Grantee Corner  |  Wake County Public School System

Three young students use magnifying glasses to investigate large conch shells
Lincoln Heights Magnet Elementary students study shells

A sign for Dash-ketball with a blue robot in front of it
Bugg Center for Design and Computer Sciences students attend Bugg Expo where they explore the many classroom activities they’ll enjoy, including Dash n Dots, when they’re learning at Bugg

A female student sits with a laptop
Bugg Center for Design and Computer Sciences student smiles in pride after programming an app with the help of a business partner

Three students tie a camera trap to a pole outside
Millbrook Magnet Elementary students collaborate to set up the camera trap on Millbrook’s campus, where they recorded a fox making his nightly rounds

A male and a female student use a red water pump
Lincoln Heights Magnet Elementary students giggle as they pump rainwater from a collecting barrel so they can water one of the gardens on campus

A group of students gather around a table looking at printed designs
Southeast Raleigh Magnet High School students work with a local engineering firm on ideas for one of their collaborative spaces

A group of students in protective gear work on a sidewalk
Southeast Raleigh Magnet High School students interested in civil engineering pour concrete cylinders for a construction planning project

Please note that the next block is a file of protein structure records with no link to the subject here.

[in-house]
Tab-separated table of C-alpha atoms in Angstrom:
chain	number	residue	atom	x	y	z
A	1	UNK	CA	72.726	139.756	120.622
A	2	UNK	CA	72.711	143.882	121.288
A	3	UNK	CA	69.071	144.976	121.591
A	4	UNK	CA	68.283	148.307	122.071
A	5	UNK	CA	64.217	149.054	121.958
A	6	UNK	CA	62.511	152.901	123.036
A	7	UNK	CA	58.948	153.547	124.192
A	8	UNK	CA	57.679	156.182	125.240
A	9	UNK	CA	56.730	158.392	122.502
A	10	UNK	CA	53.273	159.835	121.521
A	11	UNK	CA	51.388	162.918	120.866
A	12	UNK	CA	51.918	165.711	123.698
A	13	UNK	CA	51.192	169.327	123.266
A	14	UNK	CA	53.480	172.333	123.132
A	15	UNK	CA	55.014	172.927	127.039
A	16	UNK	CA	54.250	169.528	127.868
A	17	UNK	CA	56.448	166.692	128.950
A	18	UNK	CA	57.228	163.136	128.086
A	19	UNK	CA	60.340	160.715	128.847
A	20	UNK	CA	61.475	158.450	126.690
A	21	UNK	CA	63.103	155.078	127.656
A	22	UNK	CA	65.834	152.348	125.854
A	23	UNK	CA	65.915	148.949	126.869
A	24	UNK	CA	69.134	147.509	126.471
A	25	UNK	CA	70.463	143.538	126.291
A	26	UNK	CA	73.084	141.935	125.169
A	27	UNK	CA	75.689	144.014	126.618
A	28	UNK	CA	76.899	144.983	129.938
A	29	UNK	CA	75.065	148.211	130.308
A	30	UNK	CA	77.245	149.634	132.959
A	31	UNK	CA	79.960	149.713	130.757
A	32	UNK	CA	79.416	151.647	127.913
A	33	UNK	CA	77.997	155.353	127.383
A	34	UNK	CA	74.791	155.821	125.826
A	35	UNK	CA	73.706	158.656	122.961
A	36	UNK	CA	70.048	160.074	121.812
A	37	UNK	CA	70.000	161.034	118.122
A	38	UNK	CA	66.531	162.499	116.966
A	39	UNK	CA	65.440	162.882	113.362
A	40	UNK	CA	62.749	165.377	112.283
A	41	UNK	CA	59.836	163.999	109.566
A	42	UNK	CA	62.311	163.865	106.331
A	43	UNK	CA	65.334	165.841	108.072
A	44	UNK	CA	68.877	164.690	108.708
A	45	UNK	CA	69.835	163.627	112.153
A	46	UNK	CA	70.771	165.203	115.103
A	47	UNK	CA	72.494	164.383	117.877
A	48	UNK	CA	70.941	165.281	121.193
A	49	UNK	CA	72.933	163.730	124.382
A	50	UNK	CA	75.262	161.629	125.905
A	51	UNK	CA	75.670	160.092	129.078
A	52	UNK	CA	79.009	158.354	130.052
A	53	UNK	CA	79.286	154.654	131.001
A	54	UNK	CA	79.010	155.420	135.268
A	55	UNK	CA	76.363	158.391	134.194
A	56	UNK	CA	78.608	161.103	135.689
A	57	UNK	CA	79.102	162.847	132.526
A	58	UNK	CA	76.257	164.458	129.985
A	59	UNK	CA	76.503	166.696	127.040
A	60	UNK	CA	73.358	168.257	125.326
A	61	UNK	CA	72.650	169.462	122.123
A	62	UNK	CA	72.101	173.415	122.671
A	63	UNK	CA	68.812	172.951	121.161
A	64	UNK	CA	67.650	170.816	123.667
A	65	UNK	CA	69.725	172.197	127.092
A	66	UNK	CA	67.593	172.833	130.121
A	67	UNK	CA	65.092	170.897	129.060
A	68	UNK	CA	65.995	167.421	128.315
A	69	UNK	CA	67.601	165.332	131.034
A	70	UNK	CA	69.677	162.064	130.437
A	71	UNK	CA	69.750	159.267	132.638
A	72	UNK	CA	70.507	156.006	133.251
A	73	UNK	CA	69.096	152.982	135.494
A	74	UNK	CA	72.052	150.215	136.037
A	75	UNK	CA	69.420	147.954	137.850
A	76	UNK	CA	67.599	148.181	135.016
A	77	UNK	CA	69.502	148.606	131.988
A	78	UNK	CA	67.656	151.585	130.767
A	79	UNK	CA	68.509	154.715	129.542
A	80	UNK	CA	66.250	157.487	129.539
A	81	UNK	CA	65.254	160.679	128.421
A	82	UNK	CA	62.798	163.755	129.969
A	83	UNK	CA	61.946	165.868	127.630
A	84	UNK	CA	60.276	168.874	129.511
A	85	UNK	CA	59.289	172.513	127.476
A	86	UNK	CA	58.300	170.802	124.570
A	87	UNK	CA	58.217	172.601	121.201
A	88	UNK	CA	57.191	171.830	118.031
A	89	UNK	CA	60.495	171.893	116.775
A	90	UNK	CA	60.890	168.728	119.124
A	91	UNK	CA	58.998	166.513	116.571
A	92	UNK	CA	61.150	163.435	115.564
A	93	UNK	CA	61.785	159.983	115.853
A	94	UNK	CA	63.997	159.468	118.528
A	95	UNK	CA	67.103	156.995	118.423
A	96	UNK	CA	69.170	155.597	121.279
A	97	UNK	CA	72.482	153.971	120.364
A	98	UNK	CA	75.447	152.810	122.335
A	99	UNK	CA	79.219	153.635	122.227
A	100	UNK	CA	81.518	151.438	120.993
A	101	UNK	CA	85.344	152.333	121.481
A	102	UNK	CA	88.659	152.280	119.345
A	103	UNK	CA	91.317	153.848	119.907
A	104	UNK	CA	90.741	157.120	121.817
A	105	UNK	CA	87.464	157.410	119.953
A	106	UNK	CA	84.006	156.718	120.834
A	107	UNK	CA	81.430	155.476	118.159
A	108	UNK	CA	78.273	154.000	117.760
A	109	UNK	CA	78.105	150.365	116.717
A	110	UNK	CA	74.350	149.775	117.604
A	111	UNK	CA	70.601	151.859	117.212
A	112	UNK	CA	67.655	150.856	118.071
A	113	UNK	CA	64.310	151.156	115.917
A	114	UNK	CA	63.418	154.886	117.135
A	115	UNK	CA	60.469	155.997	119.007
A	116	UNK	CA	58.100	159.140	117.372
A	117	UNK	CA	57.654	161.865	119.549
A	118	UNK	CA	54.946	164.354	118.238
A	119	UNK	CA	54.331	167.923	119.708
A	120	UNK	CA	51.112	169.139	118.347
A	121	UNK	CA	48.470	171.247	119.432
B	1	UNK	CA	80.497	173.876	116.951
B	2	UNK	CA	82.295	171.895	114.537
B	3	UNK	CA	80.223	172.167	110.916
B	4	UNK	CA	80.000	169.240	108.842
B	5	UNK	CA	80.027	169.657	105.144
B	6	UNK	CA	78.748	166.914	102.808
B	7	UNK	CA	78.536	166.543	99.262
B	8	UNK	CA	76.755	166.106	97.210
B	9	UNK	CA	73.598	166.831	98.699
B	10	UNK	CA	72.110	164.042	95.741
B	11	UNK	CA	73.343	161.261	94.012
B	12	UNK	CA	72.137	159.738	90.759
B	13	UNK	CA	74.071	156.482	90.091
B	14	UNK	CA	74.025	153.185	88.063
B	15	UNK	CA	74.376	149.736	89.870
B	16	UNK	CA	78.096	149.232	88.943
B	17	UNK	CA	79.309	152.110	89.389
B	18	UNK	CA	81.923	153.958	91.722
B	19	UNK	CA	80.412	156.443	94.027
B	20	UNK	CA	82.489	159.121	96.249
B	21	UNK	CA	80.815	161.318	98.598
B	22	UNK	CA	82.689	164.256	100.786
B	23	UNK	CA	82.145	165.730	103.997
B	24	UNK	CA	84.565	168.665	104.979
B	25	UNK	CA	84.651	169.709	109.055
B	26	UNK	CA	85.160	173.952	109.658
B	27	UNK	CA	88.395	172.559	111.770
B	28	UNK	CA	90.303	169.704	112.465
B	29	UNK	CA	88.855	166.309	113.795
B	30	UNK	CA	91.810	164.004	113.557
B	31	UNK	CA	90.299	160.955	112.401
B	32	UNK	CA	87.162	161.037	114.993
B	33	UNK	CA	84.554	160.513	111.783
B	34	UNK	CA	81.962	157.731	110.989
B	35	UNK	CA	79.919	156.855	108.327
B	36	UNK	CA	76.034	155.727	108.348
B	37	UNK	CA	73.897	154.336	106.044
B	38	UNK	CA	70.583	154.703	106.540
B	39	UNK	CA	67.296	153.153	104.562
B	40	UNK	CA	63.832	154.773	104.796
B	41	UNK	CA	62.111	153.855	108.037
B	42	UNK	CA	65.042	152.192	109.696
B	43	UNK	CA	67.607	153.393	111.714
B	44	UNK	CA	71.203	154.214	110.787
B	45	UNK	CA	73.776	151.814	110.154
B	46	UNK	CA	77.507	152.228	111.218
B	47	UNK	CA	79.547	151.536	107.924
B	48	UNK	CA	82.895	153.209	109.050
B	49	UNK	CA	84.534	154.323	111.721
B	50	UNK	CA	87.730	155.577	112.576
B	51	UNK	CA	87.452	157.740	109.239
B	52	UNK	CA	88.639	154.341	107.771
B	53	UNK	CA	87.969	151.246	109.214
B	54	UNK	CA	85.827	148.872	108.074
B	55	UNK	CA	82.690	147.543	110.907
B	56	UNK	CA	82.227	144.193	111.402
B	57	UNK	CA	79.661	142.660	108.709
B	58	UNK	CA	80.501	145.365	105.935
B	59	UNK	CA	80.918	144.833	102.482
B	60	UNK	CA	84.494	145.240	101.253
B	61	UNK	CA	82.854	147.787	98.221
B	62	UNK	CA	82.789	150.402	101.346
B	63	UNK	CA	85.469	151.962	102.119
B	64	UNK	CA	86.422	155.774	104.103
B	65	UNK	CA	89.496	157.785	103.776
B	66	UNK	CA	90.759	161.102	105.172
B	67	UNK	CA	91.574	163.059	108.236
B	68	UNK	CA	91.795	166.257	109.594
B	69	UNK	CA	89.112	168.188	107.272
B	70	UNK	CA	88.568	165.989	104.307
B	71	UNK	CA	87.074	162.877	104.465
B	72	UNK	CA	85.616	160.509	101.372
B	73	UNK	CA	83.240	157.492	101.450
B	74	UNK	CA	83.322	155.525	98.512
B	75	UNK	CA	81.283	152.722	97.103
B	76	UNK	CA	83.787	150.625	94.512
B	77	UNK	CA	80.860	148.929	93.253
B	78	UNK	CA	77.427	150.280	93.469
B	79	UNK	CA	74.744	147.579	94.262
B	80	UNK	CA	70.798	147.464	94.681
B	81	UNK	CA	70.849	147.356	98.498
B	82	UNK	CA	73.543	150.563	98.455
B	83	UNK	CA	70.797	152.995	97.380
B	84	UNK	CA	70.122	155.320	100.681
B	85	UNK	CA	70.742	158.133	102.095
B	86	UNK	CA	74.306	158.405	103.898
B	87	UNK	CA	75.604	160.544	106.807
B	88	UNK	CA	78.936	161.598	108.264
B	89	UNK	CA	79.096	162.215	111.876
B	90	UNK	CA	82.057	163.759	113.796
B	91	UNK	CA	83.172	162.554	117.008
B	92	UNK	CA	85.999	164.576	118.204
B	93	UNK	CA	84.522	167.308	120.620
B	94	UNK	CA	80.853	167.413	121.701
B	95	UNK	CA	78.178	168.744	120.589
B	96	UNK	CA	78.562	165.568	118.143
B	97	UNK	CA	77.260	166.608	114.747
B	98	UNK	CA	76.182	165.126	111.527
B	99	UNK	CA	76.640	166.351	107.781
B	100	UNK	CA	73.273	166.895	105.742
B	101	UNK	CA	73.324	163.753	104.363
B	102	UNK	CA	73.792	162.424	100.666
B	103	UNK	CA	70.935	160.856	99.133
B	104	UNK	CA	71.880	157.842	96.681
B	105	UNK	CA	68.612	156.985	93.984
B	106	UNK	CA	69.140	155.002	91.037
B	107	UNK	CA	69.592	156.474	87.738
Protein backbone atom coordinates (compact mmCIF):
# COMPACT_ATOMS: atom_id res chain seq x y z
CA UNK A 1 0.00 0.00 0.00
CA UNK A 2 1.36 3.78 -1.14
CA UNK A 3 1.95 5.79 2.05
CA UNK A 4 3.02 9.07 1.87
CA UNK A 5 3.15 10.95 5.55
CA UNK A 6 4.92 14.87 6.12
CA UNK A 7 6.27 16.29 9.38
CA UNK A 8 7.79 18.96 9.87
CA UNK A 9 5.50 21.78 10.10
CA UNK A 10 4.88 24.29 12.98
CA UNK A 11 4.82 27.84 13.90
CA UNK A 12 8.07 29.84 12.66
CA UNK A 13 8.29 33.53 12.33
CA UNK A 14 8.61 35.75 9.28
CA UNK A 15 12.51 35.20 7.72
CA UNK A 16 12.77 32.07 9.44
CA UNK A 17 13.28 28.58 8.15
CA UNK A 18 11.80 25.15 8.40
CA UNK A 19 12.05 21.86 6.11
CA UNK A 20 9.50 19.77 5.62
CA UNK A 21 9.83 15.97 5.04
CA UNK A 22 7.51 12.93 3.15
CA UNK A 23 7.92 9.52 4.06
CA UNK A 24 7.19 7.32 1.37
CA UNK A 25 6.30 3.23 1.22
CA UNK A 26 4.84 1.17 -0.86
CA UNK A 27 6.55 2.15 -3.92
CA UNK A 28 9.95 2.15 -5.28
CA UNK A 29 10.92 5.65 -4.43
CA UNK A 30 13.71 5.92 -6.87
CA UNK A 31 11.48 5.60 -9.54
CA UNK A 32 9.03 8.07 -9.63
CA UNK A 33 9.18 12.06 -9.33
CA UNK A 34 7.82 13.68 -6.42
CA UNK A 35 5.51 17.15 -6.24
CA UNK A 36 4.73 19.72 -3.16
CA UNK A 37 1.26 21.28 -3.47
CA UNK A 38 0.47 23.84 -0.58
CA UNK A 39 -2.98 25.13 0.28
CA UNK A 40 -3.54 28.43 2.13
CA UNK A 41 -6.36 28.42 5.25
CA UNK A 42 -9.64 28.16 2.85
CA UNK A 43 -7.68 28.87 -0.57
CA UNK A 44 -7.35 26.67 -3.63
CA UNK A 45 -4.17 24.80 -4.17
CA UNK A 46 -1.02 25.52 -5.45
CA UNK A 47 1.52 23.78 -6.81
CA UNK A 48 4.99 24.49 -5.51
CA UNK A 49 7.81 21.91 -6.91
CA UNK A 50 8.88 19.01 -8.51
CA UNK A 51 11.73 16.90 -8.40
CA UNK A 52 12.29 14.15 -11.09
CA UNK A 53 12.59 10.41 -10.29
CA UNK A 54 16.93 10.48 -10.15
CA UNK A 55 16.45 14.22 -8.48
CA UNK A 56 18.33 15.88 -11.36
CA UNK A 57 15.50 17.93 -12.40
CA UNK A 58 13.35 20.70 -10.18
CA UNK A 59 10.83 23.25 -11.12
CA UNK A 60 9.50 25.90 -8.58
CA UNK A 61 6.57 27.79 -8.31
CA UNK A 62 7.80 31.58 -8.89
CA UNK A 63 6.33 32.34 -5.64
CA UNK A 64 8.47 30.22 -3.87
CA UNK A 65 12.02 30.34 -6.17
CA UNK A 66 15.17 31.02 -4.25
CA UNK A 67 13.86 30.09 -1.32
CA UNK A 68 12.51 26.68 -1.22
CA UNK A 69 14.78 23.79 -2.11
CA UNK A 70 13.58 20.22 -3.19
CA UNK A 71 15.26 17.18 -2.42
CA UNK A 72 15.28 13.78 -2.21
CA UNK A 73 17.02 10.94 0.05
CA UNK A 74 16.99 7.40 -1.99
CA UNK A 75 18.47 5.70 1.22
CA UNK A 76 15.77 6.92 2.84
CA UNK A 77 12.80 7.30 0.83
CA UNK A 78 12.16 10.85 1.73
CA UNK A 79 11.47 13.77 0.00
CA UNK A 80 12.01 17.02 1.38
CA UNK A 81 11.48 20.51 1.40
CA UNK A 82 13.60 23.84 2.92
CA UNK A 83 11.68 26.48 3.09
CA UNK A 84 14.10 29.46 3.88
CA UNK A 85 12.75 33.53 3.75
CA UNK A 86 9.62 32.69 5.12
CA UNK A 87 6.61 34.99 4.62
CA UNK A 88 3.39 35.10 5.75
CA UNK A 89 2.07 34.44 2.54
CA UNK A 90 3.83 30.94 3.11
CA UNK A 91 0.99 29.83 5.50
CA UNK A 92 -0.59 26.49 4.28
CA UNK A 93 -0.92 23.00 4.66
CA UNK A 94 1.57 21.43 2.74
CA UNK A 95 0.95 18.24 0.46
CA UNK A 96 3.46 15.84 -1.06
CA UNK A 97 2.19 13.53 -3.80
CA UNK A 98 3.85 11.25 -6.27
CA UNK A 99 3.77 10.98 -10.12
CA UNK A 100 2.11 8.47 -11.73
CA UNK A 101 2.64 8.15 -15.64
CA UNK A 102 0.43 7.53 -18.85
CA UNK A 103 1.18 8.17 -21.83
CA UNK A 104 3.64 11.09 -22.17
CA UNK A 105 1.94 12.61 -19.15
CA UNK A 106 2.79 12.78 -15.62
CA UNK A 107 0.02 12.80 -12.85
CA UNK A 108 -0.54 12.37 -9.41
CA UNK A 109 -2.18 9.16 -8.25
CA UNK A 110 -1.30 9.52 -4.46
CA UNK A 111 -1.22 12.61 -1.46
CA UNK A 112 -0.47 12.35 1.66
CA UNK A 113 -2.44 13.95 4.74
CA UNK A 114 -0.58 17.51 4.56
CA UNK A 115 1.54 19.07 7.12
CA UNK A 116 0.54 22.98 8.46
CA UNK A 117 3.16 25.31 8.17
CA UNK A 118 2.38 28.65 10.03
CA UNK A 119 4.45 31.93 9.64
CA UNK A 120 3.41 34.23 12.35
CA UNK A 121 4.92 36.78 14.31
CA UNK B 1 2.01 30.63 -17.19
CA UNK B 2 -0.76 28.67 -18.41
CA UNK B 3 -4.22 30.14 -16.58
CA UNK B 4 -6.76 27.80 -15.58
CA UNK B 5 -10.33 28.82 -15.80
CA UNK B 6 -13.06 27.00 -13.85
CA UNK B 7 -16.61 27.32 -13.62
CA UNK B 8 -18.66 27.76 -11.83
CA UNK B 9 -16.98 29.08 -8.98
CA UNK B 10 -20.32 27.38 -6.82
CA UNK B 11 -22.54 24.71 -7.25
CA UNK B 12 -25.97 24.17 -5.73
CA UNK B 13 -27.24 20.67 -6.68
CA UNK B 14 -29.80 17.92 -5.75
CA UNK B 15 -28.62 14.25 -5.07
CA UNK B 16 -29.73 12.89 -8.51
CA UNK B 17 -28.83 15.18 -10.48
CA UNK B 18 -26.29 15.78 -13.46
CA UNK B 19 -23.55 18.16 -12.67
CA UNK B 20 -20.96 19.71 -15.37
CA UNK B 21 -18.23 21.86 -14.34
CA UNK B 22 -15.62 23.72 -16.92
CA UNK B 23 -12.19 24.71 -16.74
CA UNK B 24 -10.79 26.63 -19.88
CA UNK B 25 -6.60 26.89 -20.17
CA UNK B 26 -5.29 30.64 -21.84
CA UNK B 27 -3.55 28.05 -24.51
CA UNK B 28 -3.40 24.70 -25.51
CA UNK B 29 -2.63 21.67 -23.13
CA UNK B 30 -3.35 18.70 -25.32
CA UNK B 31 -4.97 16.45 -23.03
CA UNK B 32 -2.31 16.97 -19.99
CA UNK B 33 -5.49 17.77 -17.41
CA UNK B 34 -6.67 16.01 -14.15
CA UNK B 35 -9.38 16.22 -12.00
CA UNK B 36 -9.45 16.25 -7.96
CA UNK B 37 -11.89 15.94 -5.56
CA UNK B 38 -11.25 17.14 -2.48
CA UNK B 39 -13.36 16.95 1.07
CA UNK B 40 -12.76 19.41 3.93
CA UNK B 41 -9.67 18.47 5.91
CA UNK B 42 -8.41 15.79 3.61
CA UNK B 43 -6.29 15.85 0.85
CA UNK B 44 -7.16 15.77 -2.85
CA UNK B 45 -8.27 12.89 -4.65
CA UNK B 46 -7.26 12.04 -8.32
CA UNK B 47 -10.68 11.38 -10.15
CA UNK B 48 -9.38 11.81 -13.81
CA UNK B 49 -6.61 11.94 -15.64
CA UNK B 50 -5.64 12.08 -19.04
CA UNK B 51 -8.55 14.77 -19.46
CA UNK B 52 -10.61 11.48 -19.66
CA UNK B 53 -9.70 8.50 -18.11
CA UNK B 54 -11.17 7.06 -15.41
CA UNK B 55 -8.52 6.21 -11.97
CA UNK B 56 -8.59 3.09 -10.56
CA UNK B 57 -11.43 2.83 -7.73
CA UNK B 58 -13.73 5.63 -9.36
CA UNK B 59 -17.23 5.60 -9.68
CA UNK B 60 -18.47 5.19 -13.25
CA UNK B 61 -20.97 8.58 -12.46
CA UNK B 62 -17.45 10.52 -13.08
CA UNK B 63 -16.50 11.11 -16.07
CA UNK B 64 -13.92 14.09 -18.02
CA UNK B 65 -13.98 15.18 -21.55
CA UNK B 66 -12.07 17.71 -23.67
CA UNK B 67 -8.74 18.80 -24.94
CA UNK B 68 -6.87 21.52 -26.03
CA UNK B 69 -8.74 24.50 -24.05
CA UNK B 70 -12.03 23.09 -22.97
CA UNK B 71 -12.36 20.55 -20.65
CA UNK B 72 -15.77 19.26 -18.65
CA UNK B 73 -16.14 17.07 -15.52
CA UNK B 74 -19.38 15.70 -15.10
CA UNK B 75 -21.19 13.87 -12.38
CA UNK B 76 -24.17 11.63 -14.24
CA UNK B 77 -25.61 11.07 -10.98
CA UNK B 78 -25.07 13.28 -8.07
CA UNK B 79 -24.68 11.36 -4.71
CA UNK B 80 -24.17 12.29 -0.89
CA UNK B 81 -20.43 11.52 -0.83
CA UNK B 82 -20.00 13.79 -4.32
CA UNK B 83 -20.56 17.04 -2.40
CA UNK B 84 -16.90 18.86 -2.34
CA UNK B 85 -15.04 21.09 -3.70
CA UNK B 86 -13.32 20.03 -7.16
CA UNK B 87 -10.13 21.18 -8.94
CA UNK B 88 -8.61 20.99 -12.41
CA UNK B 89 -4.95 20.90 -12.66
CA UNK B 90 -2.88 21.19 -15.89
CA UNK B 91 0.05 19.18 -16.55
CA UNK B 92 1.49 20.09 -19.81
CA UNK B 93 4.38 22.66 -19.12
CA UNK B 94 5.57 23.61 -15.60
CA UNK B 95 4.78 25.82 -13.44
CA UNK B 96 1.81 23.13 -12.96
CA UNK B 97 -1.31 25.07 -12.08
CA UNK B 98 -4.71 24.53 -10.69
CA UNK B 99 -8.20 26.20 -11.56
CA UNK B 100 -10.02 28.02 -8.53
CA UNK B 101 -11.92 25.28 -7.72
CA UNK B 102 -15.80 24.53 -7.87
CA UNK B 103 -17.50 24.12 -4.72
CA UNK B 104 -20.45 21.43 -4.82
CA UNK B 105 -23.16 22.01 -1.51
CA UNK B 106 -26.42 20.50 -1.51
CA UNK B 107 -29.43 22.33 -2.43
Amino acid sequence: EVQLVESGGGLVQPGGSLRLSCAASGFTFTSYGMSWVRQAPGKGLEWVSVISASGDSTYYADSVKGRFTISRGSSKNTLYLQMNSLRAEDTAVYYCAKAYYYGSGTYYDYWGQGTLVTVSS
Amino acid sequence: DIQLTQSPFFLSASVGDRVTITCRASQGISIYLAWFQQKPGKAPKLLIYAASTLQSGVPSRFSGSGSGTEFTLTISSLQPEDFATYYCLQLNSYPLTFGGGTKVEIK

A girl grins by a mat with two stuffed bees on it
Bugg Center for Design and Computer Sciences student grins after winning one of the games at Bugg Expo, a celebration of the unique learning that happens at the school

Beth Cochran, WCPSS Project Director

Wake County Public School System (WCPSS) in North Carolina is the state’s largest school district and the 15th largest district in the nation. The district enrolls more than 160,000 students in 114 elementary schools, 36 middle schools, 28 high schools, 6 alternative schools, and 3 combination schools. The student population is 46.9 percent White, 23.5 percent African American, 17.4 percent Hispanic, 8.2 percent Asian, 3.7 percent Two or more races, 0.3 percent American Indian/Alaska Native, 0.1 percent Native Hawaiian/Other Pacific Islander.